The Chief Constable of the Vancouver Police Department (VPD) has launched a vigorous defense of his force after statistics emerged showing that nonwhites are “over-represented” in the city’s street crime—a fact which has sparked a complaint from the racially-based “Union of B.C. Indian Chiefs” and the B.C. Civil Liberties Association.
In an astonishingly honest reply to the criticism, VPD Chief Constable Adam Palmer denied that his police force targeted blacks or “indigenous” people (North American Indians are actually indigenous to Asia, as the DNA evidence has clearly shown) and said that his officers only targeted criminals.
According to the official statistics, compiled over a 10-year period shows that of 97,281 street checks, around 15 percent involved “indigenous” people even though they comprised just two percent of the city’s population.
At the same time, four percent of street checks were conducted on blacks, at a time when they officially comprised less than one percent of the population.
Street checks—known as “carding” in Canada—is a technique used by the police to stop and question people who are acting suspiciously.
The VPD has however defended its enforcement methods and insisted that they are not based on ethnicity.
According to a report in the Canadian Global News service, VPD spokesman Const. Jason Doucette said that street checks are a “valuable public safety tool for officers,” and are used when an officer encounters someone “believed to be involved in criminal activity or a suspicious circumstance, and documents the interaction.”
“Each officer must justify his/her actions whether they conduct a street check, perform a field interview, issue a violation ticket or effect an arrest. The VPD’s street checks are not based on ethnicity. They are based on a crime or an action,” he wrote.
“If our officers see potential criminal activity or a threat to public safety, they are bound by law, including the Police Act, to address it,” Palmer said in a statement. “The police have a legal obligation to preserve peace, prevent crime, and keep citizens safe. A person’s race does not factor into an officer’s decision to take action to prevent a crime.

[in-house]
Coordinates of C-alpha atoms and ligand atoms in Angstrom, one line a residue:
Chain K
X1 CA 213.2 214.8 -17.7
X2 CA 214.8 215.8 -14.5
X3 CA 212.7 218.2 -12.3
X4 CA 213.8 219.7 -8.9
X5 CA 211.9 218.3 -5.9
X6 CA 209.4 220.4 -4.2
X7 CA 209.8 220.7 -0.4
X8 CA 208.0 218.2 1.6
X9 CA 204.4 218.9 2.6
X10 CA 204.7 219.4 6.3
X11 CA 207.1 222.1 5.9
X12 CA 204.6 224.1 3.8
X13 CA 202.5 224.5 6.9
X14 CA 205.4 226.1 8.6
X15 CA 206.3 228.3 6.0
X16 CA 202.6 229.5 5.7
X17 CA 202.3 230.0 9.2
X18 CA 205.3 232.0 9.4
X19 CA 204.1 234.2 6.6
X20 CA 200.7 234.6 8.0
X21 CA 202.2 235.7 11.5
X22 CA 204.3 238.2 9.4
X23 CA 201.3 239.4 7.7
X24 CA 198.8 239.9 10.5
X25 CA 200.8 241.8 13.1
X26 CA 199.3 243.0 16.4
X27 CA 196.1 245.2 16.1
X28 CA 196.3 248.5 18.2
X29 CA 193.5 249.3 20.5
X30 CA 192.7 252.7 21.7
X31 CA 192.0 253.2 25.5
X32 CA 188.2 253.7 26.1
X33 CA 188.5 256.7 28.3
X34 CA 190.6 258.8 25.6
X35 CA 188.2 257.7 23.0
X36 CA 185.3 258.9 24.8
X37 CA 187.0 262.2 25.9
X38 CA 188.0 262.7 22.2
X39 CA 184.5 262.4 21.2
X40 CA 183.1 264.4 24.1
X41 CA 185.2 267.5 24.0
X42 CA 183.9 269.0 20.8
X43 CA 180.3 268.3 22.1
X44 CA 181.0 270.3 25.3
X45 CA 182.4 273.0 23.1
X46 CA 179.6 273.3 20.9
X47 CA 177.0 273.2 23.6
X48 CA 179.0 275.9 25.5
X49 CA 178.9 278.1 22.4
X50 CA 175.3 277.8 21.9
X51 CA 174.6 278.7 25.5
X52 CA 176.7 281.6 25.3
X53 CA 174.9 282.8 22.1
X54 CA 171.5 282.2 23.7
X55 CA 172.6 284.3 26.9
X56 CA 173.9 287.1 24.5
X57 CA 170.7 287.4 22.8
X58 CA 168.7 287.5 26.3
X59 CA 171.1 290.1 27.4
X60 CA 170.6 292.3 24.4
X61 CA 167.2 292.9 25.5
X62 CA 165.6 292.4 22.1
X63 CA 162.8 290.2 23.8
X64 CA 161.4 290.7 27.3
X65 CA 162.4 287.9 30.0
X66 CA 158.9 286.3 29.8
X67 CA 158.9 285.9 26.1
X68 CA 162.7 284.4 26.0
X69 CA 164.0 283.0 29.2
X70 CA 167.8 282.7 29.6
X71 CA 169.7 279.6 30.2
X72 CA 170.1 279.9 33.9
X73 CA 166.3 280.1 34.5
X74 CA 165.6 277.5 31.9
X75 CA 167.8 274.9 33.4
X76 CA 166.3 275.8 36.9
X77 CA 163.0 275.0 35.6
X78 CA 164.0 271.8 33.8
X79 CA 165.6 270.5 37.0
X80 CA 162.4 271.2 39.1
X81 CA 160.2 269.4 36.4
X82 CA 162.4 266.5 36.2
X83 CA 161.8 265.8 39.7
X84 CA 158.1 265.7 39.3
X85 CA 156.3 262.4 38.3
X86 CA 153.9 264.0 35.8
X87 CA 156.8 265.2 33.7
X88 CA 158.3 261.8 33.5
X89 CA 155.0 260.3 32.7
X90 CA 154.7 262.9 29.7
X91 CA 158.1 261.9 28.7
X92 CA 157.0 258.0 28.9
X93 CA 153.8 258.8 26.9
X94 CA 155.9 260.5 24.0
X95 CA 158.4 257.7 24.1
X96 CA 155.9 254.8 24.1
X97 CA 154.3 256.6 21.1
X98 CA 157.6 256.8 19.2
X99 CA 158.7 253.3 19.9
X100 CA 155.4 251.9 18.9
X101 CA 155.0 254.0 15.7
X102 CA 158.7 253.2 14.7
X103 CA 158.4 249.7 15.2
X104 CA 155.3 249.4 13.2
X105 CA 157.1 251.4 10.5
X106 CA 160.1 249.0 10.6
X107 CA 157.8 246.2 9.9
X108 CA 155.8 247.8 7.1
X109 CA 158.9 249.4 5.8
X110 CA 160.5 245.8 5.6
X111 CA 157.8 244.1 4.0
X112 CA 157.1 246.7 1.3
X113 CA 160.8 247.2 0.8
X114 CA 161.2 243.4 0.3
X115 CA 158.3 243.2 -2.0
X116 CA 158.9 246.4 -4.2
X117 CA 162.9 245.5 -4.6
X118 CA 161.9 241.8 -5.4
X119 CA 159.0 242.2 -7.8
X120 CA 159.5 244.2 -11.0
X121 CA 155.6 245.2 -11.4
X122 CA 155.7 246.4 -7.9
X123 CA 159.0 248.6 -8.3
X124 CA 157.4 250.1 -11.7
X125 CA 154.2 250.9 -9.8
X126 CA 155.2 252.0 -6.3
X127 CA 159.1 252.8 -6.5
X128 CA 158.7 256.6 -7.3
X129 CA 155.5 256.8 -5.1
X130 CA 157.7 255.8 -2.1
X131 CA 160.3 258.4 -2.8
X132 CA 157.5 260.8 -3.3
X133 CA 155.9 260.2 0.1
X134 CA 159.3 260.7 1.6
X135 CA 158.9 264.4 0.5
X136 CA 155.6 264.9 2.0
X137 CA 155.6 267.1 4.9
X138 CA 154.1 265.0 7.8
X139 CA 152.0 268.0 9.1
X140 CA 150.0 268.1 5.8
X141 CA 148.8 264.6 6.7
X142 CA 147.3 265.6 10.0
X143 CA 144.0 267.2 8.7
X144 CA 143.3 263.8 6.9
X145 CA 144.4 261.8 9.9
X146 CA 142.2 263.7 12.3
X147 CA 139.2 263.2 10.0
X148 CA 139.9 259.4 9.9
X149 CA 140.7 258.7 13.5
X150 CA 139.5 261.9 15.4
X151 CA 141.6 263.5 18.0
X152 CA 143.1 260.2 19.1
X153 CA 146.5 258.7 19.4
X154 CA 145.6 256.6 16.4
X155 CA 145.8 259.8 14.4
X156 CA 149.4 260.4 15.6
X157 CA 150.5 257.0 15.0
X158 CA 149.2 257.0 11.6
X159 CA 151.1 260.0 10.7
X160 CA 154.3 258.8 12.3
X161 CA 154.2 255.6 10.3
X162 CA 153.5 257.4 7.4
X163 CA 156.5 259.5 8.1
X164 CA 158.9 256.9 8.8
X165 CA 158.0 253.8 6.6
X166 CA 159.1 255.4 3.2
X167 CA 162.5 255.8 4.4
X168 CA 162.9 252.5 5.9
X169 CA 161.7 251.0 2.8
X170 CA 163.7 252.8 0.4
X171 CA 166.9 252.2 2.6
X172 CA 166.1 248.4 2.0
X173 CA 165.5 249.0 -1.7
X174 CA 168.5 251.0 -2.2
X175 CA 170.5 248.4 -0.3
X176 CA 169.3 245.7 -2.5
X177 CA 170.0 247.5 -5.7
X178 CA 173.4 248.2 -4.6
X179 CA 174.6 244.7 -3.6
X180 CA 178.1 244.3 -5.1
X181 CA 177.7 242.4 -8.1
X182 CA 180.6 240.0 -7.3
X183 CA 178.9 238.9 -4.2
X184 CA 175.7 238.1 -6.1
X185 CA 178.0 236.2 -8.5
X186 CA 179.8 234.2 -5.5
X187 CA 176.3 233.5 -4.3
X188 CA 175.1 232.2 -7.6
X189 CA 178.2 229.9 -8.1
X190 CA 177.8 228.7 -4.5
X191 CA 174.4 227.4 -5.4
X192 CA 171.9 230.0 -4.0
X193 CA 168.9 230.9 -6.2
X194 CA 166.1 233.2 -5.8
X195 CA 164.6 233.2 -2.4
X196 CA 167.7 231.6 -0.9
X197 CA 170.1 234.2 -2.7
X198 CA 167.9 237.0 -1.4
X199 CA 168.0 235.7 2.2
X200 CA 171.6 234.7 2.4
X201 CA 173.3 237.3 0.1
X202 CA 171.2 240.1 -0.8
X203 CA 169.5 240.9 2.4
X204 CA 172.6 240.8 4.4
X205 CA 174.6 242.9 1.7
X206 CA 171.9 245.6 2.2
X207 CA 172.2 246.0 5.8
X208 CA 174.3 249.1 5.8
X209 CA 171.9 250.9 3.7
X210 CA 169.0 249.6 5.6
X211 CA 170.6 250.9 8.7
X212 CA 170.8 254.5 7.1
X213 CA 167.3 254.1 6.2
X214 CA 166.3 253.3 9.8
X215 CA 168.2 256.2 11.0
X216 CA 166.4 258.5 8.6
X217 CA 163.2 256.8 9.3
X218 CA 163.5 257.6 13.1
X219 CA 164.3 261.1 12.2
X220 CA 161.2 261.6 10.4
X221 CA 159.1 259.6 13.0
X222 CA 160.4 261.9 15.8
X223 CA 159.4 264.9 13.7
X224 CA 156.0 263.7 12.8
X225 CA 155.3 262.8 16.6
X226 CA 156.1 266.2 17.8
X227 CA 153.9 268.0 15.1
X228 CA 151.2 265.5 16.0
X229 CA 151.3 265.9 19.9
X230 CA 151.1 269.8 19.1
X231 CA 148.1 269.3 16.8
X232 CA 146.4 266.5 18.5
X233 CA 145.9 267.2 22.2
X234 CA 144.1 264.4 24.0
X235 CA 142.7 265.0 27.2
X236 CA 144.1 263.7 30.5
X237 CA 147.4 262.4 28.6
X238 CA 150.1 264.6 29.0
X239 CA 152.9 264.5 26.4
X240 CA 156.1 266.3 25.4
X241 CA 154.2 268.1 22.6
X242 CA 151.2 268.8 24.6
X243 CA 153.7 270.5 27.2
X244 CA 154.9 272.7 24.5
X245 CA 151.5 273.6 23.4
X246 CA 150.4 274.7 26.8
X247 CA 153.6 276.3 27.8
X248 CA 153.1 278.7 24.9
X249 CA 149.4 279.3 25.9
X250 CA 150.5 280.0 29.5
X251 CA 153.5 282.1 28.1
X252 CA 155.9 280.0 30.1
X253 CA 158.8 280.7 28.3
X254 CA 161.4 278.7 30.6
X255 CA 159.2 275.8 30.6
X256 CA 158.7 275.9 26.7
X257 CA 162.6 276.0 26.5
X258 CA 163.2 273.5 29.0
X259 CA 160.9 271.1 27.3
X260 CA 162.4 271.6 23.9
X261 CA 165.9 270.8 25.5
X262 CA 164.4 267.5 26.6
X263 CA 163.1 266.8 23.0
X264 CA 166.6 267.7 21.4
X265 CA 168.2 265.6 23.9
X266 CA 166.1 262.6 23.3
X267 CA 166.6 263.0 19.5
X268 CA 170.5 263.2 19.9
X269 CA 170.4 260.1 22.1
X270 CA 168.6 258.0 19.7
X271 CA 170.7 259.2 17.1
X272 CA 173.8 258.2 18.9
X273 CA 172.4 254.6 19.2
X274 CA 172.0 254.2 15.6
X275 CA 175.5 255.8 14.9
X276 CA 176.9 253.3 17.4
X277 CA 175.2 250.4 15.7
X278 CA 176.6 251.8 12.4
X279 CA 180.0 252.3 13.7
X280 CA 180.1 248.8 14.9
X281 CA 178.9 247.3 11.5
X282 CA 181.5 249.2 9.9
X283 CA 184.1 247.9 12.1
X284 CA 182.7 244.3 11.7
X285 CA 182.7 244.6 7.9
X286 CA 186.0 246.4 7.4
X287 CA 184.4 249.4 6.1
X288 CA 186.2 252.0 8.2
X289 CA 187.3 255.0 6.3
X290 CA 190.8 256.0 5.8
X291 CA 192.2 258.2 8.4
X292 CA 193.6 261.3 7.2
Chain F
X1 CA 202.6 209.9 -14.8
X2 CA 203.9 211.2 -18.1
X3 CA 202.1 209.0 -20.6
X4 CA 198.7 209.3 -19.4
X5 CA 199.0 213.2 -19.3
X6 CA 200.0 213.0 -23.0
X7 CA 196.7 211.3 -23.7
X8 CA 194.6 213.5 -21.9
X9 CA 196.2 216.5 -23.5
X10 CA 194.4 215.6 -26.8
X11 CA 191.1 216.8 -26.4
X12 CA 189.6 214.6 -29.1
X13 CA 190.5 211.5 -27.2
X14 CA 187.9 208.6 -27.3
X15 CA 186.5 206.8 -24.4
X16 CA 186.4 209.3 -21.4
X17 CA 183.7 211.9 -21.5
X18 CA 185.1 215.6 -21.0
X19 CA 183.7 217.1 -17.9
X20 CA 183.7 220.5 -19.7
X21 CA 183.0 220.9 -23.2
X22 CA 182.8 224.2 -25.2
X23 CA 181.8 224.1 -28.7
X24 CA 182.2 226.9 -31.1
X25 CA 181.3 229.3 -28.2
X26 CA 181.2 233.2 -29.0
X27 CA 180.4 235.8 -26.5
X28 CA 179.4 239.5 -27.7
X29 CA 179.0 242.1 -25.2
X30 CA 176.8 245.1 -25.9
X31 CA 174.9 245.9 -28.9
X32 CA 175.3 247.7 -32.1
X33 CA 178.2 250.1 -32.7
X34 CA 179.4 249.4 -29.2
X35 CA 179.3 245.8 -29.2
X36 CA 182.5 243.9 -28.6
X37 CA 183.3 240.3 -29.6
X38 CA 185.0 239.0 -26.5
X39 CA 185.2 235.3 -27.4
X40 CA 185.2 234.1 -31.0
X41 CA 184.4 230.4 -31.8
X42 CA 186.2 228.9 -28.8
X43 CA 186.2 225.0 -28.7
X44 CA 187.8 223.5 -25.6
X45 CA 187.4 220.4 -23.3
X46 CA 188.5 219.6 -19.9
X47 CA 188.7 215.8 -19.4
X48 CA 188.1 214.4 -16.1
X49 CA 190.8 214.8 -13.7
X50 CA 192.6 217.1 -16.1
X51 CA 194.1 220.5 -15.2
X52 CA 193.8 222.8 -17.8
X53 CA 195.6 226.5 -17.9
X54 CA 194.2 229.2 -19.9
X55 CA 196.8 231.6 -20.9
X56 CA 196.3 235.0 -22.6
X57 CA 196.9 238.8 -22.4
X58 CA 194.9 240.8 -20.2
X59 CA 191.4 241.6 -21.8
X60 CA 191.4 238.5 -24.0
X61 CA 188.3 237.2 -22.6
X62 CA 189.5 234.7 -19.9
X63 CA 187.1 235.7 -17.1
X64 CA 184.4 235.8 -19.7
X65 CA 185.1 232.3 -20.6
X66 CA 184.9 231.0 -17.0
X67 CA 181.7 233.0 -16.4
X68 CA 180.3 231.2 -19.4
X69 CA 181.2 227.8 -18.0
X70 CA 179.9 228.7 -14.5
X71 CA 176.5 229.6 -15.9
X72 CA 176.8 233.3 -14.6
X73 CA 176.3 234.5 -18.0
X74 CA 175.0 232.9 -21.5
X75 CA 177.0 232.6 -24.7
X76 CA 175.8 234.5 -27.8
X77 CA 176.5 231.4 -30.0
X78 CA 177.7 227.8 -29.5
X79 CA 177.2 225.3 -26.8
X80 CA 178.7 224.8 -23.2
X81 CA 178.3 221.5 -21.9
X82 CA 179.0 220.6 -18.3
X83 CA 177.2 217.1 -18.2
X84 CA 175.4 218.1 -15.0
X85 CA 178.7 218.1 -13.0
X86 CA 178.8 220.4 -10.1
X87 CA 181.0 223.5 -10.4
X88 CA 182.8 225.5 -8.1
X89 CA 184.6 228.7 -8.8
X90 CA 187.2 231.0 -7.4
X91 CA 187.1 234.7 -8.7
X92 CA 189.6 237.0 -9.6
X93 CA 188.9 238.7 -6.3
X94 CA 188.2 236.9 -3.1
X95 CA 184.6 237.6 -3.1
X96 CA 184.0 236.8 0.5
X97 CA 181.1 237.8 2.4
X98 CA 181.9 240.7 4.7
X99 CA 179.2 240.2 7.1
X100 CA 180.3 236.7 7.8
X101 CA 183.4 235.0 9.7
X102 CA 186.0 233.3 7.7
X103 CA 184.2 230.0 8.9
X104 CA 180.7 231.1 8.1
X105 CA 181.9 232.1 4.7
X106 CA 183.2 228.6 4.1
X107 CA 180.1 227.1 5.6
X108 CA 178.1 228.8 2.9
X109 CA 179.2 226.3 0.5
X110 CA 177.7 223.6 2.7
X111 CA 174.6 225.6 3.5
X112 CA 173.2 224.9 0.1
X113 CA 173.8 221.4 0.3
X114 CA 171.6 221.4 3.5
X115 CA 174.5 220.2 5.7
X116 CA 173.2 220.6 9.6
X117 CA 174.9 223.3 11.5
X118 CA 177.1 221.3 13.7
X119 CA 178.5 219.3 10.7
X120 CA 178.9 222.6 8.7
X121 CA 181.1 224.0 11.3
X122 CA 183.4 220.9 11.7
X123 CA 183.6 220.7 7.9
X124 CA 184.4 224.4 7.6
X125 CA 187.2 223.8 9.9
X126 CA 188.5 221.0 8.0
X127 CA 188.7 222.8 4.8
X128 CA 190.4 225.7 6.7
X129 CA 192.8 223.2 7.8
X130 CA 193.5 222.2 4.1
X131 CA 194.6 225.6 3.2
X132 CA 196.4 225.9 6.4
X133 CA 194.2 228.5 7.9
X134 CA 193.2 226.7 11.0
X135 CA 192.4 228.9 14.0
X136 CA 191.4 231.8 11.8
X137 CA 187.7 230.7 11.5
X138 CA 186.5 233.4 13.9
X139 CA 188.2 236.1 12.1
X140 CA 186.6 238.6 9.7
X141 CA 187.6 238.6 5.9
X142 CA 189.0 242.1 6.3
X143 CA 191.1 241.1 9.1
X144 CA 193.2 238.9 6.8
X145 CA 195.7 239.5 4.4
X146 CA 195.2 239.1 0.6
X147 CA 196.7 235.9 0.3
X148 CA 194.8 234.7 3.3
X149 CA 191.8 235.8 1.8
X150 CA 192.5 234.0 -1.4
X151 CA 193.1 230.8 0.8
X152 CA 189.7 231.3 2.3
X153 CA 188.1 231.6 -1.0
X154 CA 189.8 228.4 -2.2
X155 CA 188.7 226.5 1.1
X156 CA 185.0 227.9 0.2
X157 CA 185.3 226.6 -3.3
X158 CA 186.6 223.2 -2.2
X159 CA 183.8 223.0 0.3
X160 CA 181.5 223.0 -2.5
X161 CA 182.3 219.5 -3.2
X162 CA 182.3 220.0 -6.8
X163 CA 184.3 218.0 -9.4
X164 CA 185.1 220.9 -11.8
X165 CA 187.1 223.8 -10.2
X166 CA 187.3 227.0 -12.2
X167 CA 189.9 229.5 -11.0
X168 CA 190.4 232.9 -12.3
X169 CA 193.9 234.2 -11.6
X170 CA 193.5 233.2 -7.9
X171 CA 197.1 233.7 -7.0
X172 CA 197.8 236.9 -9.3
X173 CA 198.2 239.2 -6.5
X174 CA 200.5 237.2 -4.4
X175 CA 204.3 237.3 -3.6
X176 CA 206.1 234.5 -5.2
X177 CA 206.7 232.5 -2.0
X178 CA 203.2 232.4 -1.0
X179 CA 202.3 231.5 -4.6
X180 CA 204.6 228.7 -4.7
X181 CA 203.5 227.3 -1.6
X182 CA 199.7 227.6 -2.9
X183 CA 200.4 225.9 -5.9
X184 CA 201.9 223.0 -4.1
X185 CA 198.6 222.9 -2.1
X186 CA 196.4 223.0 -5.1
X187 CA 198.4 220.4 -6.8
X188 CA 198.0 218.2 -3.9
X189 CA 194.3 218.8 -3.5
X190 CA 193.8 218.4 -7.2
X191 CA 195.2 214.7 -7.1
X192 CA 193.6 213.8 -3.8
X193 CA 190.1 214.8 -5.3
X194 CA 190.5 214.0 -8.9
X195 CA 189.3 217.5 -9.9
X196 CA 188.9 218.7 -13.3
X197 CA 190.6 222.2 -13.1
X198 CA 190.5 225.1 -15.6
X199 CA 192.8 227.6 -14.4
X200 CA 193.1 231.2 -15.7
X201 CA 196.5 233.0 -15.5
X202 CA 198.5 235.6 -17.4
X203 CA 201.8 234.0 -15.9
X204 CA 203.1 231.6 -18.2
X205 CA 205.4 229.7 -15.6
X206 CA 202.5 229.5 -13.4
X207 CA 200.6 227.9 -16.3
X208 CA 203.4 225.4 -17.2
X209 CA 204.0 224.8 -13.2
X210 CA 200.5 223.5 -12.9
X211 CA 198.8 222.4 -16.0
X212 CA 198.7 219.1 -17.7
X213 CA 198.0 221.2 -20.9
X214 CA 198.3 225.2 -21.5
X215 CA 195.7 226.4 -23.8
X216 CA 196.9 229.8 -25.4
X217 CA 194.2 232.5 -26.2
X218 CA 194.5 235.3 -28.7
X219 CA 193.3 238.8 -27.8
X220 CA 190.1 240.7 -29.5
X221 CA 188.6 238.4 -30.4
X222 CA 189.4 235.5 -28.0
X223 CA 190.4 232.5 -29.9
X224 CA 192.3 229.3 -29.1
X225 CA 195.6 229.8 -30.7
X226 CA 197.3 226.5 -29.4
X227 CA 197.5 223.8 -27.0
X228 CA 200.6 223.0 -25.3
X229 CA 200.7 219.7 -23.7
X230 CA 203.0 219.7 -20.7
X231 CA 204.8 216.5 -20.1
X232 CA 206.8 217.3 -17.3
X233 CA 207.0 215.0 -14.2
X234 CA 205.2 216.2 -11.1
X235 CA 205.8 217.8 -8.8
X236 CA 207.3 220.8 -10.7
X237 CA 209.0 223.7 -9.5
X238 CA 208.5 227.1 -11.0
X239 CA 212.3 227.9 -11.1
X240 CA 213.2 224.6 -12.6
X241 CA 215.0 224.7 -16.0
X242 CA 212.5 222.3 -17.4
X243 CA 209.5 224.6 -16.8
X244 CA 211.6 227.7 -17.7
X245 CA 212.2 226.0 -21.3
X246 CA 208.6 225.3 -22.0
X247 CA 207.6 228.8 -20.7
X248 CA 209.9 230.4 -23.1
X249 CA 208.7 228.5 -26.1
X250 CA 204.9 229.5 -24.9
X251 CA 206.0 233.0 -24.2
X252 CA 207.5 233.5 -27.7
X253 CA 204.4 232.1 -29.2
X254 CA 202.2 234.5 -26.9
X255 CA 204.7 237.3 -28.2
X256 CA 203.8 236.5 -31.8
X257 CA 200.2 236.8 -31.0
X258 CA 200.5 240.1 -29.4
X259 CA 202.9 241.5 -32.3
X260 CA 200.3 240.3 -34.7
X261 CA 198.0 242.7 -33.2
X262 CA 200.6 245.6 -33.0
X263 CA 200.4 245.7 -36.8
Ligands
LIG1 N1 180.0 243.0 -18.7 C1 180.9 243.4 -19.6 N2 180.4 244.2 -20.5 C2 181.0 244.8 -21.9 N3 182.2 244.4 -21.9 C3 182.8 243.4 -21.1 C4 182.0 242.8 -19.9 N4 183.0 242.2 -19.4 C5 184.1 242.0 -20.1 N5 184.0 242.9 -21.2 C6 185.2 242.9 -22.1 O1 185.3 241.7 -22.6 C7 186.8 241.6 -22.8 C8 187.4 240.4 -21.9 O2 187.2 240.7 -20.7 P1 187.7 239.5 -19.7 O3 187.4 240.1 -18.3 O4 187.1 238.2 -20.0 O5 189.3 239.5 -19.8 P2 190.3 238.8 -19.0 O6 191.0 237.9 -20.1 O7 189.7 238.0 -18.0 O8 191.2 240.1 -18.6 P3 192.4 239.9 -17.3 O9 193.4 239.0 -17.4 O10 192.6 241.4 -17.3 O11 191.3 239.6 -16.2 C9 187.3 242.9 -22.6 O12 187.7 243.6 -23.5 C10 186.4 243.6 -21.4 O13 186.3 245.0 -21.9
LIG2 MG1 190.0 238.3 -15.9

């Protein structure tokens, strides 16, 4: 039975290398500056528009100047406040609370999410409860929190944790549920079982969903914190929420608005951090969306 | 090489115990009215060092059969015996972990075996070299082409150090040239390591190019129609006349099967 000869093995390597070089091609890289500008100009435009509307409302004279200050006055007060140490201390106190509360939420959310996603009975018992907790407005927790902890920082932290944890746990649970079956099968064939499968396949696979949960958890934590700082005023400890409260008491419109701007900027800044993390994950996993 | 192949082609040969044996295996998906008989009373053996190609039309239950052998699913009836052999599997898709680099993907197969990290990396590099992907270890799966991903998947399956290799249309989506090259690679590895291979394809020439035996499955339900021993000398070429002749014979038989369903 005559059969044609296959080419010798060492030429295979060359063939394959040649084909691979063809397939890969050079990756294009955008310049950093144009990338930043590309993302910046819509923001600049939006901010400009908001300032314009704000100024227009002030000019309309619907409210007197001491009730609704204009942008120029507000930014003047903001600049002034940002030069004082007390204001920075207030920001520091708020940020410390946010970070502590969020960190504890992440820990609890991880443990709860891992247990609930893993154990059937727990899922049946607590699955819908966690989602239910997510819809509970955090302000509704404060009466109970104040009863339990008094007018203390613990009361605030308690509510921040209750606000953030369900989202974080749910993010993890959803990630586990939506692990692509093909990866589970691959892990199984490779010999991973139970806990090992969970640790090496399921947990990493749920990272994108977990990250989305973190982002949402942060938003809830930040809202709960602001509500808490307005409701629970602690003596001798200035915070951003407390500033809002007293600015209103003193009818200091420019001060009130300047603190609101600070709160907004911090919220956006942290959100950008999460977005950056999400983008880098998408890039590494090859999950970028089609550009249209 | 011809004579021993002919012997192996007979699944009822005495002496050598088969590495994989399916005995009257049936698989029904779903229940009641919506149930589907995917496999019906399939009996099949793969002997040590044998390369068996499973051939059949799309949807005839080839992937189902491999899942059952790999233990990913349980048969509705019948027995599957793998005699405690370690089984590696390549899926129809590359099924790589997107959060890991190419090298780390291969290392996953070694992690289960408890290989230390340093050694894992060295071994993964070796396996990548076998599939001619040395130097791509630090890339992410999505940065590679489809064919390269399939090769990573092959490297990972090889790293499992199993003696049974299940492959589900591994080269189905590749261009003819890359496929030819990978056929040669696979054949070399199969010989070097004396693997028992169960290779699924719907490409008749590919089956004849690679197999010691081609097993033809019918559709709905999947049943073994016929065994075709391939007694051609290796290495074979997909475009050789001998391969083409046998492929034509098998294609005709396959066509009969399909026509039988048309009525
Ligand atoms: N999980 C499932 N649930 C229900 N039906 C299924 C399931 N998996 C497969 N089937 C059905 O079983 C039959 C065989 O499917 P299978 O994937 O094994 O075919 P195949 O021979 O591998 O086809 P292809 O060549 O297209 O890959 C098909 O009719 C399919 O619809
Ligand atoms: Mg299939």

“There is a strong association between street checks and criminal charges,” the chief continued. “The numbers show that the percentage of street checks by ethnicity is comparable to percentages by ethnicity for charges and recommended charges.”
Then he raised the issue of gender differences and the overall number of street checks of white people.
“For example, women make up about half of the population and men make up the other half,” Palmer stated. “However, more than 80 percent of crime is committed by men.
“It’s important to note that the majority of our street checks involve Caucasians,” he added. “in 2016, Caucasian people made up 46 per cent of the population and 57 per cent of total street checks.”
Despite Chief Palmer’s factual comments, the matter has now come to the attention of the Premier of British Columbia, John Horgan, who told media that he was “concerned about data released by the Vancouver Police Department”—because, of course, any facts which are contrary to the establishment’s myth are always just “racist.”
The Union of B.C. Indian Chiefs and the B.C. Civil Liberties Association have filed a complaint to the Office of the Police Complaint Commissioner about a “significant racial disparity” evidenced by the VPD’s use of carding.
The “Black Lives Matter” organization and other flaky activist movements added their voice to the complaint as well—ignoring the well-known fact that street violence all over Canada is characterized by black violence involving weapons, and that more blacks are shot dead by other blacks than anything else.